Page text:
The graph shown below allows to verify both identities for different angles. These identities can also be used when the angle is given in radians.
As shown, these identities allow the definition of the value of the sine and cosine of obtuse angles and the application the Law of Sines and the Law of Cosines to any triangle.

Calculating the Perimeter of a Piece of Land

Ignacio's grandparent wants to construct a fence for a quadrilateral piece of land. To find the perimeter of the land, he starts measuring its sides using an old trundle wheel. Unfortunately, after measuring just two sides, the trundle wheel breaks. Ignacio wants to help his grandparent and, in an attempt to simplify the problem, he divides the land into two triangles. Then, by using a compass, he is able to measure the angles of these triangles. Help Ignacio find the perimeter of the piece of land, rounded to nearest integer.

Hint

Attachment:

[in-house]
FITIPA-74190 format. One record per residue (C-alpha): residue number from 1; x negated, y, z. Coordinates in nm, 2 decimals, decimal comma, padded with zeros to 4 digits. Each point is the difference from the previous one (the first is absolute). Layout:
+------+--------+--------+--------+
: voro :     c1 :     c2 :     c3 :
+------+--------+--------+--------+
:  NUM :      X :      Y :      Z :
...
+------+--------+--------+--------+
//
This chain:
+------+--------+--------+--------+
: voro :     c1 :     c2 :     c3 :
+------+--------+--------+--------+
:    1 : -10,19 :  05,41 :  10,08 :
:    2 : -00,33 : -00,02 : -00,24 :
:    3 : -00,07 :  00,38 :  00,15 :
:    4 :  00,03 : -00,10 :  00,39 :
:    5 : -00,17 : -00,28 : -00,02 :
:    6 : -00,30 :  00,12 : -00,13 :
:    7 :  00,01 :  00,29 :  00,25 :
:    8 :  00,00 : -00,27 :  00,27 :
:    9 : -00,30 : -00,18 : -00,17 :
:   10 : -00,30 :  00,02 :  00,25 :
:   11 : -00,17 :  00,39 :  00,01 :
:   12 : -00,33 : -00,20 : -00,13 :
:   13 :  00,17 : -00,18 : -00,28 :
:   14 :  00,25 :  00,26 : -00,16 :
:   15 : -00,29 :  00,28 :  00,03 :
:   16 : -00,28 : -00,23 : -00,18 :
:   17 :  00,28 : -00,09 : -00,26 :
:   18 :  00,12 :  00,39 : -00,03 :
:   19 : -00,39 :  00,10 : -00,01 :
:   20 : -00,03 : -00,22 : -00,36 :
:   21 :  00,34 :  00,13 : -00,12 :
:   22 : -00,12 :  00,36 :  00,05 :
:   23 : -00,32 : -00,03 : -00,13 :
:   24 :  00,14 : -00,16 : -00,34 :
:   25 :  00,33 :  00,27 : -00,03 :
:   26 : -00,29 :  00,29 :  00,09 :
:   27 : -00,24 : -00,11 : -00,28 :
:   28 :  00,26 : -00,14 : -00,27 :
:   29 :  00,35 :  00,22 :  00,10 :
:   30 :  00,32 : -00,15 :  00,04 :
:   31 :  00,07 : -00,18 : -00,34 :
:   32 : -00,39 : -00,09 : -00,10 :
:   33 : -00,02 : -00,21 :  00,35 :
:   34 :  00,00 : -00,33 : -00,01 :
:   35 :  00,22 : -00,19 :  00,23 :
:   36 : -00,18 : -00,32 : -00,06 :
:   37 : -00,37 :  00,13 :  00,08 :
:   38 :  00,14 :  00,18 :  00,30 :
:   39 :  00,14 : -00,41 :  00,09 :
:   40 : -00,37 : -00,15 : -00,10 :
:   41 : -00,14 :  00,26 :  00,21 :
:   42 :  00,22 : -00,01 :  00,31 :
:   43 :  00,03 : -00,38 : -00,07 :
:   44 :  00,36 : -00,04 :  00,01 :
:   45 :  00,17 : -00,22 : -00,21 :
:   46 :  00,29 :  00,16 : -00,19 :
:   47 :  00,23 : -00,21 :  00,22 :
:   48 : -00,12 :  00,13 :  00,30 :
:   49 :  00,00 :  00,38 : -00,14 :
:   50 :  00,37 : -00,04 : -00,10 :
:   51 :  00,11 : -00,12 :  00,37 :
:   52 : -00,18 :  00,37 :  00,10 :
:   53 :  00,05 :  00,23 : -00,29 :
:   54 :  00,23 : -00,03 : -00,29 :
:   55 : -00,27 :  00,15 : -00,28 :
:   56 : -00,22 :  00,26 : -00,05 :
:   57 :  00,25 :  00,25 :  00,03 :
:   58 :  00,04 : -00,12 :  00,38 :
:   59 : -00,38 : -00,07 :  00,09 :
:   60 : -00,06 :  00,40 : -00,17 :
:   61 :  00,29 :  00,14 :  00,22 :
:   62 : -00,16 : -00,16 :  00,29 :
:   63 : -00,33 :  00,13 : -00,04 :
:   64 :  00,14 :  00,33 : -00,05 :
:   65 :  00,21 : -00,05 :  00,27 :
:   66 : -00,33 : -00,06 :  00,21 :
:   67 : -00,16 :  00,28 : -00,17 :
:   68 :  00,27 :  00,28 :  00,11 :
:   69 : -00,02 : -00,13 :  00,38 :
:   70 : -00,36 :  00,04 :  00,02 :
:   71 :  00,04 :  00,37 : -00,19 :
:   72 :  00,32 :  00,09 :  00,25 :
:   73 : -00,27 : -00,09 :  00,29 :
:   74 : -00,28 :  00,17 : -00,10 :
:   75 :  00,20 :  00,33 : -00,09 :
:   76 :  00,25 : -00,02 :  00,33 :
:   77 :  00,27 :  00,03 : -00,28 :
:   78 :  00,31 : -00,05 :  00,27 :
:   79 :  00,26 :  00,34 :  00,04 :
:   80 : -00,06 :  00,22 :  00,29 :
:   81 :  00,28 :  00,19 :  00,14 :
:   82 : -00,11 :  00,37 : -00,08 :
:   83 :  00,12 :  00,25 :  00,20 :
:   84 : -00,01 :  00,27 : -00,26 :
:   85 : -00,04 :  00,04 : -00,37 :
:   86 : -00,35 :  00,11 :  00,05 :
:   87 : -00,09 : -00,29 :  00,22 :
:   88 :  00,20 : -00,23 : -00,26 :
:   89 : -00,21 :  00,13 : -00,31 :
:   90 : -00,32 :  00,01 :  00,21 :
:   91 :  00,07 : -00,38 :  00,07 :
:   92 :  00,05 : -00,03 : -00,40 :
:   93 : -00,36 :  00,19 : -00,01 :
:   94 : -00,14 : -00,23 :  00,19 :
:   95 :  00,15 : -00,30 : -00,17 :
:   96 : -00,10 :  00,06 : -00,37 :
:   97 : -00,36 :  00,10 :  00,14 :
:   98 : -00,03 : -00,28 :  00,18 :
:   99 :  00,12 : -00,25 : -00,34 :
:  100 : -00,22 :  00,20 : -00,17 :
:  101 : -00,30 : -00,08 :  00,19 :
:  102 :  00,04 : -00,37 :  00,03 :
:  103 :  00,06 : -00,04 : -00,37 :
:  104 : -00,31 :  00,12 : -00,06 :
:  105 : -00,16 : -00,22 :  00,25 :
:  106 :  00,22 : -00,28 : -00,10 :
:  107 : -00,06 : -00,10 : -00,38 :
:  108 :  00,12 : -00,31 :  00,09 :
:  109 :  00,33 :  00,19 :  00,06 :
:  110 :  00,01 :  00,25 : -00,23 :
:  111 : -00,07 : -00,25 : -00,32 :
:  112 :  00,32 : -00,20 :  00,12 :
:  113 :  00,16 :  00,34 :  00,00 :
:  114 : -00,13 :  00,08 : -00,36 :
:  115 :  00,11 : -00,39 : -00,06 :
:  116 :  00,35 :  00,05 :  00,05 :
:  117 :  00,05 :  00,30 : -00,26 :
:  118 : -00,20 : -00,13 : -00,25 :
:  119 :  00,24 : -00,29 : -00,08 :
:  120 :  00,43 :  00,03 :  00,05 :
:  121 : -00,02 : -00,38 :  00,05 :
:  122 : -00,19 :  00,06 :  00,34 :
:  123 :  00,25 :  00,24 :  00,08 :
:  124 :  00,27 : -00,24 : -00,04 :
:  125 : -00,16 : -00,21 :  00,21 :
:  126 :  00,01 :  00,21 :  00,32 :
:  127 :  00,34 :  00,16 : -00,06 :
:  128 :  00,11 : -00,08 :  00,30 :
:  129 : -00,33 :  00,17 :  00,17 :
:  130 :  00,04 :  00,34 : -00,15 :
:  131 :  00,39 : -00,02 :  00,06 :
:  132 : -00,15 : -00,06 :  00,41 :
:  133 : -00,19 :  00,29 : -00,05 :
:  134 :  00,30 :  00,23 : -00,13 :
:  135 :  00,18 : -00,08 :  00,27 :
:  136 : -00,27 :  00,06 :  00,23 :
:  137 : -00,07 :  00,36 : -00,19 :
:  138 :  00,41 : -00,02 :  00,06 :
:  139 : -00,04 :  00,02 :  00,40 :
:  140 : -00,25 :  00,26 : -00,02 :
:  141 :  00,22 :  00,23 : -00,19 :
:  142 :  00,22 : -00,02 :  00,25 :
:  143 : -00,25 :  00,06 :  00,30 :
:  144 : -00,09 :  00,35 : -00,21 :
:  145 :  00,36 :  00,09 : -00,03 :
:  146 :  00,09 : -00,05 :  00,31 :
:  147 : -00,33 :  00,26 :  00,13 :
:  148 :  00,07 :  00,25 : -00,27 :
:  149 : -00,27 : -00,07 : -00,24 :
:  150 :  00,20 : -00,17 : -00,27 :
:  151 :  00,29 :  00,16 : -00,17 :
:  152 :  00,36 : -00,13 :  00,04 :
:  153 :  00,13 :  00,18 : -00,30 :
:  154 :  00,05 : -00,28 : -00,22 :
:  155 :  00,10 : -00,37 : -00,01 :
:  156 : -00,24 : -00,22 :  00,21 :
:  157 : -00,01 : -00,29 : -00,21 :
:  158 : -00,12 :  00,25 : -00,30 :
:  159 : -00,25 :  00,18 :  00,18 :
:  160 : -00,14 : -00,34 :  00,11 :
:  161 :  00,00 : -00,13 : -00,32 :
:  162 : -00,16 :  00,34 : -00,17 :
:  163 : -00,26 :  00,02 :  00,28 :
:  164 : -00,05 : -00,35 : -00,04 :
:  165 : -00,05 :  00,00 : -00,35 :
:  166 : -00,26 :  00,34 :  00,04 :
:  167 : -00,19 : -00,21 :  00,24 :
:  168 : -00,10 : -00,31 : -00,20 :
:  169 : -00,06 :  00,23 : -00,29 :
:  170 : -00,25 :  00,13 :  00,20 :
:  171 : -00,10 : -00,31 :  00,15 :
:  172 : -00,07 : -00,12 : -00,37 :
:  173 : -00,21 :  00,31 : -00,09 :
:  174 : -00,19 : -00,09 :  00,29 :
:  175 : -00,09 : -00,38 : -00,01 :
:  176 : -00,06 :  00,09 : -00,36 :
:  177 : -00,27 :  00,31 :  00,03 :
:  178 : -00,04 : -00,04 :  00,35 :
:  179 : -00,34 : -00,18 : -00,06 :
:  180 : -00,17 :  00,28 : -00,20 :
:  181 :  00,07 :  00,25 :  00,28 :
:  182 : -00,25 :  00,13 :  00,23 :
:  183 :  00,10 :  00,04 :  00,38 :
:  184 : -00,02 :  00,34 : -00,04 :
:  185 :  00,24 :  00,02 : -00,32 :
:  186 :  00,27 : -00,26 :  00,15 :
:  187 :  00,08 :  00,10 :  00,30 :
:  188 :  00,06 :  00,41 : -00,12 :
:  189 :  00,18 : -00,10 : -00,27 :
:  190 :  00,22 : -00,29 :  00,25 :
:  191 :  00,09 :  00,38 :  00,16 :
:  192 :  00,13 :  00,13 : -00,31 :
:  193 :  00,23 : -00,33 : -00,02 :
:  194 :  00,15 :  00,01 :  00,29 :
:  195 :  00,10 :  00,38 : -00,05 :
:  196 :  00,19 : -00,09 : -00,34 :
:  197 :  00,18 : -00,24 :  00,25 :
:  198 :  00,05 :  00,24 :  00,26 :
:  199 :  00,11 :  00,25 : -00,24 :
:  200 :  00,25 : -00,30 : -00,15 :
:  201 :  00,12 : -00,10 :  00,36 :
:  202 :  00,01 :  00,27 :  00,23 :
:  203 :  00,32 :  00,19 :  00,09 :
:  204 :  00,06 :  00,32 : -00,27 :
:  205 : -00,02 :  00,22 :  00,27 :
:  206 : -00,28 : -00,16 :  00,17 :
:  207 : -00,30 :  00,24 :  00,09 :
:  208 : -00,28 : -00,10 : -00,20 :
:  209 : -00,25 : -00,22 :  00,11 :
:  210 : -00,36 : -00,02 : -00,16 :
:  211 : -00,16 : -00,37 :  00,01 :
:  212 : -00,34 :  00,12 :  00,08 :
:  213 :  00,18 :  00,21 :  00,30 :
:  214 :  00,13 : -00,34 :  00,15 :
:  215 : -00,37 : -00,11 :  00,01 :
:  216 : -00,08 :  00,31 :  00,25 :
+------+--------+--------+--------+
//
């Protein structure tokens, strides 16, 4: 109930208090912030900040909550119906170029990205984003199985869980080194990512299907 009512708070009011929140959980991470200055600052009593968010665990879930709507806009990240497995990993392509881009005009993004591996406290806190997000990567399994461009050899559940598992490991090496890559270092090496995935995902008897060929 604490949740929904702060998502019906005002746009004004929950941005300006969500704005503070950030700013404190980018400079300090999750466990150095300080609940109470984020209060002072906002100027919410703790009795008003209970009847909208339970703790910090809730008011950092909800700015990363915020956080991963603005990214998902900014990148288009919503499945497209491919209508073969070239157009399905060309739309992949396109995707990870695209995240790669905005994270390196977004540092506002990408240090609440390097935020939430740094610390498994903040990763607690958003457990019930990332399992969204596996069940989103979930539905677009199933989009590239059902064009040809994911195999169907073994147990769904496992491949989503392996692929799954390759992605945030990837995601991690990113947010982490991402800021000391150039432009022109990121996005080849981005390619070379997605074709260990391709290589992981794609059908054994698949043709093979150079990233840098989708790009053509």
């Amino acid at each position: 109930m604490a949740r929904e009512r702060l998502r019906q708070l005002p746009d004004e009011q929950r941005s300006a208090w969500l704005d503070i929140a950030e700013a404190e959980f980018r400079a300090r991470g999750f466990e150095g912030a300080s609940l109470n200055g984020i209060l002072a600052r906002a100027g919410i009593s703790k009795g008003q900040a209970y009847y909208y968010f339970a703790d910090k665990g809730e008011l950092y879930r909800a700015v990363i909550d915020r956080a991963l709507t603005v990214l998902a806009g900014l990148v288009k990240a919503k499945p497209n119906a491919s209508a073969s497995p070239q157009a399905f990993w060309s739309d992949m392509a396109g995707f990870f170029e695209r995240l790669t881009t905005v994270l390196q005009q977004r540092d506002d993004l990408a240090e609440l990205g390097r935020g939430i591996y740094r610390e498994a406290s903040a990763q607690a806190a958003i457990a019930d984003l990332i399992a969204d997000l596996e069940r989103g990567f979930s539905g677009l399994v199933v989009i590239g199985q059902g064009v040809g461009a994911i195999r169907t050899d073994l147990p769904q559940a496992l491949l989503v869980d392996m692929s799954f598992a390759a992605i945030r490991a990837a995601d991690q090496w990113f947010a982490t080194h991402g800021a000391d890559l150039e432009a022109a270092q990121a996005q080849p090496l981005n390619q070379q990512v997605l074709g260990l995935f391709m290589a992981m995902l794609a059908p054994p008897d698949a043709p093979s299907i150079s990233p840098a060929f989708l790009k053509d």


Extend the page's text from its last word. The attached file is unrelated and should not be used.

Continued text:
Since two side lengths and the measure of their included angle are known in ABC, the Law of Cosines can be used to solve for the missing side length.

Solution

Note that two side lengths and all the angle measurements are known in ABC. In particular, since two side lengths and the measure of their included angle are known, the Law of Cosines can be used to solve for the missing side length.
Solve for b
When solving the above equation, only the principal root was considered because side lengths are always positive. Therefore, the length of AC is about 629 meters. Now, ACD will be considered. Since one side length and all the angle measures are known, the missing side lengths can be found by using the Law of Sines. The length of DC will be calculated.
Solve for a